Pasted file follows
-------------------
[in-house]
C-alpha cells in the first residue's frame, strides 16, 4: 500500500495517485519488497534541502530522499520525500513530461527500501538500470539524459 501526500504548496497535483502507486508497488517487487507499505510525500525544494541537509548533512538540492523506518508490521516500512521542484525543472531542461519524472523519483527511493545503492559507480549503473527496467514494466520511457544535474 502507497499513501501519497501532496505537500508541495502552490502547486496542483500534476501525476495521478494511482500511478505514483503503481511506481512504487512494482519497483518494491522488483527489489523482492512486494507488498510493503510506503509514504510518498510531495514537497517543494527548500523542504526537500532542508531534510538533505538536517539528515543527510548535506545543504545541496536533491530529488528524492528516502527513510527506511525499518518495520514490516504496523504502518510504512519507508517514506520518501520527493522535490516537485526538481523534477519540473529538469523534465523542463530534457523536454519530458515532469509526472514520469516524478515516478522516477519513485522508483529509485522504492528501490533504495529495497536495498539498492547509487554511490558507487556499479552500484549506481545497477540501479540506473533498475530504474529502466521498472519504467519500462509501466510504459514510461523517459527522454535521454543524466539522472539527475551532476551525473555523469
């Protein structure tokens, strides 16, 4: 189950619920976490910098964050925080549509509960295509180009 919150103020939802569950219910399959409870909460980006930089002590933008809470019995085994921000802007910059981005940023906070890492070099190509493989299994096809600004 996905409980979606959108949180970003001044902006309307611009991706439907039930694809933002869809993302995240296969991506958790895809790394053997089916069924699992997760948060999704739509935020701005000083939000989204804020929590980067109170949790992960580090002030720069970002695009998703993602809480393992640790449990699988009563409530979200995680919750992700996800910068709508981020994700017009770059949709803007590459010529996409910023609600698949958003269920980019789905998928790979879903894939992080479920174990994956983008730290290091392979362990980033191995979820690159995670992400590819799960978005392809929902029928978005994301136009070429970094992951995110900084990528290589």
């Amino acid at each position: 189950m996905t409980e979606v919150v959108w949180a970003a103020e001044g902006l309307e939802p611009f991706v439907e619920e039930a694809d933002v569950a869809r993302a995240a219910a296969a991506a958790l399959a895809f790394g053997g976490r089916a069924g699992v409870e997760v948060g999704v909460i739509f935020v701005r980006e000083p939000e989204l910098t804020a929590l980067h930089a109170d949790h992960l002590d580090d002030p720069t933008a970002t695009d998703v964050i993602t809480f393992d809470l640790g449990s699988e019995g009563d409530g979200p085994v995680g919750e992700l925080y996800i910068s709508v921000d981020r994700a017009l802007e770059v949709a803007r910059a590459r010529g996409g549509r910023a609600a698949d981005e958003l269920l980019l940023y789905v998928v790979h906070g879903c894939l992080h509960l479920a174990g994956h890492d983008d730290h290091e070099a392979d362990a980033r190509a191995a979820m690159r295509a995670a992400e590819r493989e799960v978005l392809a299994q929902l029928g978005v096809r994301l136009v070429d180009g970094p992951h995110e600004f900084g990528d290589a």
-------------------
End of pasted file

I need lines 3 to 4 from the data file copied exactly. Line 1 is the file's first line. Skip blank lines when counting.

């Protein structure tokens, strides 16, 4: 189950619920976490910098964050925080549509509960295509180009 919150103020939802569950219910399959409870909460980006930089002590933008809470019995085994921000802007910059981005940023906070890492070099190509493989299994096809600004 996905409980979606959108949180970003001044902006309307611009991706439907039930694809933002869809993302995240296969991506958790895809790394053997089916069924699992997760948060999704739509935020701005000083939000989204804020929590980067109170949790992960580090002030720069970002695009998703993602809480393992640790449990699988009563409530979200995680919750992700996800910068709508981020994700017009770059949709803007590459010529996409910023609600698949958003269920980019789905998928790979879903894939992080479920174990994956983008730290290091392979362990980033191995979820690159995670992400590819799960978005392809929902029928978005994301136009070429970094992951995110900084990528290589």
């Amino acid at each position: 189950m996905t409980e979606v919150v959108w949180a970003a103020e001044g902006l309307e939802p611009f991706v439907e619920e039930a694809d933002v569950a869809r993302a995240a219910a296969a991506a958790l399959a895809f790394g053997g976490r089916a069924g699992v409870e997760v948060g999704v909460i739509f935020v701005r980006e000083p939000e989204l910098t804020a929590l980067h930089a109170d949790h992960l002590d580090d002030p720069t933008a970002t695009d998703v964050i993602t809480f393992d809470l640790g449990s699988e019995g009563d409530g979200p085994v995680g919750e992700l925080y996800i910068s709508v921000d981020r994700a017009l802007e770059v949709a803007r910059a590459r010529g996409g549509r910023a609600a698949d981005e958003l269920l980019l940023y789905v998928v790979h906070g879903c894939l992080h509960l479920a174990g994956h890492d983008d730290h290091e070099a392979d362990a980033r190509a191995a979820m690159r295509a995670a992400e590819r493989e799960v978005l392809a299994q929902l029928g978005v096809r994301l136009v070429d180009g970094p992951h995110e600004f900084g990528d290589a």